sinx=oppositehypotenuse  cosx=adjacenthypotenuse  tanx=oppositeadjacent\sin x = \frac{opposite}{hypotenuse} \; \cos x = \frac{adjacent}{hypotenuse} \; \tan x = \frac{opposite}{adjacent}

    Visualize using adjacent opposite hypotenuse
    Visualize using adjacent opposite hypotenuse

    For a review of some of these concepts in a more detailed video, check out our clips on the reference angle, the exact values of trig functions, and All Students Take Calculus. Also, see our videos on special right triangles 45 45 90 and special right triangle 30 60 90.

    As always, the best way to practice is to do some examples!

    Example 1:

    For the following trigonometric equation, find the exact value for xx for each of the following conditions:

    sinx=32\sin x = \frac{\sqrt{3}}{2}

    i) For 0° x\leq x \leq 360°

    ii) General solution in degree measure

    iii) For 0° x2π\leq x \leq 2\pi

    iv) General solution in radian measure

    Step 1: Identify if a Special Angle/Triangle is Present

    The presence of such angles or triangles makes find the solution much easier, as you should have these angles memorized! Notice that 32\frac{\sqrt{3}}{2} is a special triangle:

    Special triangle of sqrt3 over 2
    Special triangle of a fraction

    Therefore, since sine by definition is oppositehypotenuse\frac{opposite}{hypotenuse}, the reference angle for 32\frac{\sqrt{3}}{2} is 60°.

    Step 2: Use ASTC to Identify Where This Angle Exists

    For sine to be positive, the angles must be in first and second quadrants.

    Determine the sign of answer using ASTC diagram
    Determine the sign of answer using ASTC chart

    Thus, in the first quadrant, the angle is 60°. In the second quadrant, the angle is 180°- 60° = 120°

    Determine the angle in the first quadrant
    Determine the angle in the first quadrant
    Determine the angle in the second quadrant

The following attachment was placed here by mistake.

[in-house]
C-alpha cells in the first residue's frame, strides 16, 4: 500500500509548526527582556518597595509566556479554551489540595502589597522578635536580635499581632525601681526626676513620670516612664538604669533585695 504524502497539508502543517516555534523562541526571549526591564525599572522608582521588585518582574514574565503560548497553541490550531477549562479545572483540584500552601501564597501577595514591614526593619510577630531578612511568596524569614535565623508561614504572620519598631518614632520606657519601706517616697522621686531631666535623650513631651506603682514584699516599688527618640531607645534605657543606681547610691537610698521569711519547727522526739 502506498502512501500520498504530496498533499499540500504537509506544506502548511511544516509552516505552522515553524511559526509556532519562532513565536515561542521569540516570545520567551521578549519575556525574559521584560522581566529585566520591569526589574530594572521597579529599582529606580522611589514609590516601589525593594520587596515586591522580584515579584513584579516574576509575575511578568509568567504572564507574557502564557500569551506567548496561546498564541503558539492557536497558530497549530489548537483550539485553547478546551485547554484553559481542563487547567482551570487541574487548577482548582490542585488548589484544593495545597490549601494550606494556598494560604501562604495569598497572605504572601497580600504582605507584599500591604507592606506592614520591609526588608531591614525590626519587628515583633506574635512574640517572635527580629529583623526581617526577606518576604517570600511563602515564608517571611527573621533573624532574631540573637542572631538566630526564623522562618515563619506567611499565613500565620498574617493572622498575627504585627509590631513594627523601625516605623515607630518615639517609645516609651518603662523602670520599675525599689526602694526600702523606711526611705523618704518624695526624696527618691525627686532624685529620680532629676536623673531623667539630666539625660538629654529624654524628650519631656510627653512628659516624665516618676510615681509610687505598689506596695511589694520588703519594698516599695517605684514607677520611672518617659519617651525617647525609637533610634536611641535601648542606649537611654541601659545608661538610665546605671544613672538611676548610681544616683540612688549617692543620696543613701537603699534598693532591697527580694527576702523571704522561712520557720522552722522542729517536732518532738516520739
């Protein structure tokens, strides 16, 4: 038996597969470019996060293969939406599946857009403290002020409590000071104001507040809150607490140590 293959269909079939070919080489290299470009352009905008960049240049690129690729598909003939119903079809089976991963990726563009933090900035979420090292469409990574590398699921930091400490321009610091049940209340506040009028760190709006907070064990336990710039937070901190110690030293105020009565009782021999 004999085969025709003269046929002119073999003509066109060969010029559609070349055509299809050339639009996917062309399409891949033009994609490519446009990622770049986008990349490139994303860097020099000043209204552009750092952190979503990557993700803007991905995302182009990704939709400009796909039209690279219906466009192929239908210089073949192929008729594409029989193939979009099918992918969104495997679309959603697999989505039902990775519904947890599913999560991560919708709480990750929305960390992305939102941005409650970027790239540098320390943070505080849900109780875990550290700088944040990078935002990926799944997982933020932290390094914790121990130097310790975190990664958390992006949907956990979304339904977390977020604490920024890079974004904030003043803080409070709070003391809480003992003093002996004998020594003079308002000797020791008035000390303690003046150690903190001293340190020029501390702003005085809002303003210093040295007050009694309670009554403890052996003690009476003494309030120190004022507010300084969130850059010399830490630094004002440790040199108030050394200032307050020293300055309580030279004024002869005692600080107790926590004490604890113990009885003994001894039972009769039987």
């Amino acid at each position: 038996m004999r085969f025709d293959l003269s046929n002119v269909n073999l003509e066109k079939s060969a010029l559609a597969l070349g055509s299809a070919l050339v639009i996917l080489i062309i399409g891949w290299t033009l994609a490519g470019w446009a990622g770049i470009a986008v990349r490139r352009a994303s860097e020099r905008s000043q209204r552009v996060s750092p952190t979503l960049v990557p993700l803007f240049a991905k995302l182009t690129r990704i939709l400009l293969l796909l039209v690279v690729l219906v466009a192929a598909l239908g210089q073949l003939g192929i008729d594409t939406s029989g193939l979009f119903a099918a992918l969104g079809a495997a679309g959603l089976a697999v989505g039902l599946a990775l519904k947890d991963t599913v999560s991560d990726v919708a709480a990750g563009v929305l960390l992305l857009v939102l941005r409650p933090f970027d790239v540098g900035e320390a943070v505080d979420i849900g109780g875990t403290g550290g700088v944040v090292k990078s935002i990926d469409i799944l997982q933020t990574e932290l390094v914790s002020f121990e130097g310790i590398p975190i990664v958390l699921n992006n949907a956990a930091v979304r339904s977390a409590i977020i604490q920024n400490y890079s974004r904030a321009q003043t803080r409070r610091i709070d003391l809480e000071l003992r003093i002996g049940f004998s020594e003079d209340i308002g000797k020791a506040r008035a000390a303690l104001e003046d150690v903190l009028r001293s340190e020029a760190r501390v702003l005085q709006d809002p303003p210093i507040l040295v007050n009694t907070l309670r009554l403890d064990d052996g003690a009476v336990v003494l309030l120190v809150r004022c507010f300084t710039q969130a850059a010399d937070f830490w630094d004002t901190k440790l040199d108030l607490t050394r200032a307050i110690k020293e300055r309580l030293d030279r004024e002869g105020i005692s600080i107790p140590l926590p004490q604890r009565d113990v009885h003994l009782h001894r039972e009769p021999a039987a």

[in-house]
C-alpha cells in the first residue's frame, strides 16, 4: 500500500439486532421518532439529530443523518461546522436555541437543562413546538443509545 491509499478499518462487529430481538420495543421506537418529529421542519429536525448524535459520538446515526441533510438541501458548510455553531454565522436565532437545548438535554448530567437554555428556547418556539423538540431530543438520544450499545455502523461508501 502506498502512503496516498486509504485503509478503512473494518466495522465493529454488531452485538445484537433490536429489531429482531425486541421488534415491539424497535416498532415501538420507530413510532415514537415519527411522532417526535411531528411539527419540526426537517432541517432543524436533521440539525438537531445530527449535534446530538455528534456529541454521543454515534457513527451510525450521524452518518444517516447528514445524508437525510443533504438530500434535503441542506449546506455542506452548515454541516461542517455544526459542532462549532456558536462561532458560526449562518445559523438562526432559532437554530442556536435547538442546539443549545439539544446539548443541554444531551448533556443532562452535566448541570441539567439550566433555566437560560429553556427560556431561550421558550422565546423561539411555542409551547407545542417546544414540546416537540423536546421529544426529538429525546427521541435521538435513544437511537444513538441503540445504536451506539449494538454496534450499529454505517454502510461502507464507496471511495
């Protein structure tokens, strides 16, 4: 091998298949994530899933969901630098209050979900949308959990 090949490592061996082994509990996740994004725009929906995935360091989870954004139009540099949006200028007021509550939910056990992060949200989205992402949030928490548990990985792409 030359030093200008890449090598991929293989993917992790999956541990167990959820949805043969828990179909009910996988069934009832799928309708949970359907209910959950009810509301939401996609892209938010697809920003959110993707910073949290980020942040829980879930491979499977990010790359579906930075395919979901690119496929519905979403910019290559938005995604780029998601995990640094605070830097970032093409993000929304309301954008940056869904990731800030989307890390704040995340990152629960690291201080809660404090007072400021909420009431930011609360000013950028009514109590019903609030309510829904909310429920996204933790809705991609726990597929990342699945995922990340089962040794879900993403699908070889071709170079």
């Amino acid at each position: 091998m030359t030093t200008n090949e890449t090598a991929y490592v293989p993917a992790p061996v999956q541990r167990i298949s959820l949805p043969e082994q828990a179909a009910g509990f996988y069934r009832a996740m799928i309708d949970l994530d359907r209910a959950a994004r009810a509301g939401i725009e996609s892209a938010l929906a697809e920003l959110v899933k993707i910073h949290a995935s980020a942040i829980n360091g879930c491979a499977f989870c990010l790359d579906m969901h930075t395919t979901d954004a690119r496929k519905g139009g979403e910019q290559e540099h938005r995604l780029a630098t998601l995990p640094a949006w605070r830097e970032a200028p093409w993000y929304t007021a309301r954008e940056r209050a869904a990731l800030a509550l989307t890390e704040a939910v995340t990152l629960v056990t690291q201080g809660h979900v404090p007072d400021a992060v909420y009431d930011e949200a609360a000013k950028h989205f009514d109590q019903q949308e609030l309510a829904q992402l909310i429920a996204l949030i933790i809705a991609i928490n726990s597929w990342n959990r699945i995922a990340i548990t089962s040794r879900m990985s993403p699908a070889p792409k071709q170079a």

Determine the angle in the second quadrant

    Step 3: Solve the Remainder of the Question

    ii) 60° + 360°nn, where nn is a whole integer; 120° + 360°nn, where nn is a whole integer.

    iii) x=π3,  x=2π3x = \frac{\pi}{3},\;x = \frac{2\pi}{3}

    * just convert answer i) from degrees to radians

    iv) π3+2πn\frac{\pi}{3} + 2\pi n where nn is a whole integer; 2π3+2πn\frac{2\pi}{3} + 2\pi n, where nn is a whole integer.

    * just convert answer iii) from degrees to radians

    Example 2:

    For the following trigonometric equation, find the exact value for xx:

    cosx=0.4\cos x = -0.4

    In this case, since we know that 0.4-0.4 is not a special case, we must use a calculator to find xx. NOTE: when solving via a calculator, first remove the sign. We can identify the quadrant using ASTC later on.

    x=cos1(0.4)=66.42x = \cos^{-1} (0.4) = 66.42°

    Then use reference angle and quadrants to find solutions. According to ASTC, cosine is negative in the second and third quadrants. Therefore:

    180° + 66.42° = 246.42°

    180° - 66.42° = 113.58°

    And that's all there is to it! For an excellent tool to check you work, check out this useful calculator tool here. And, for further study, see our video on the derivative of trigonometric functions.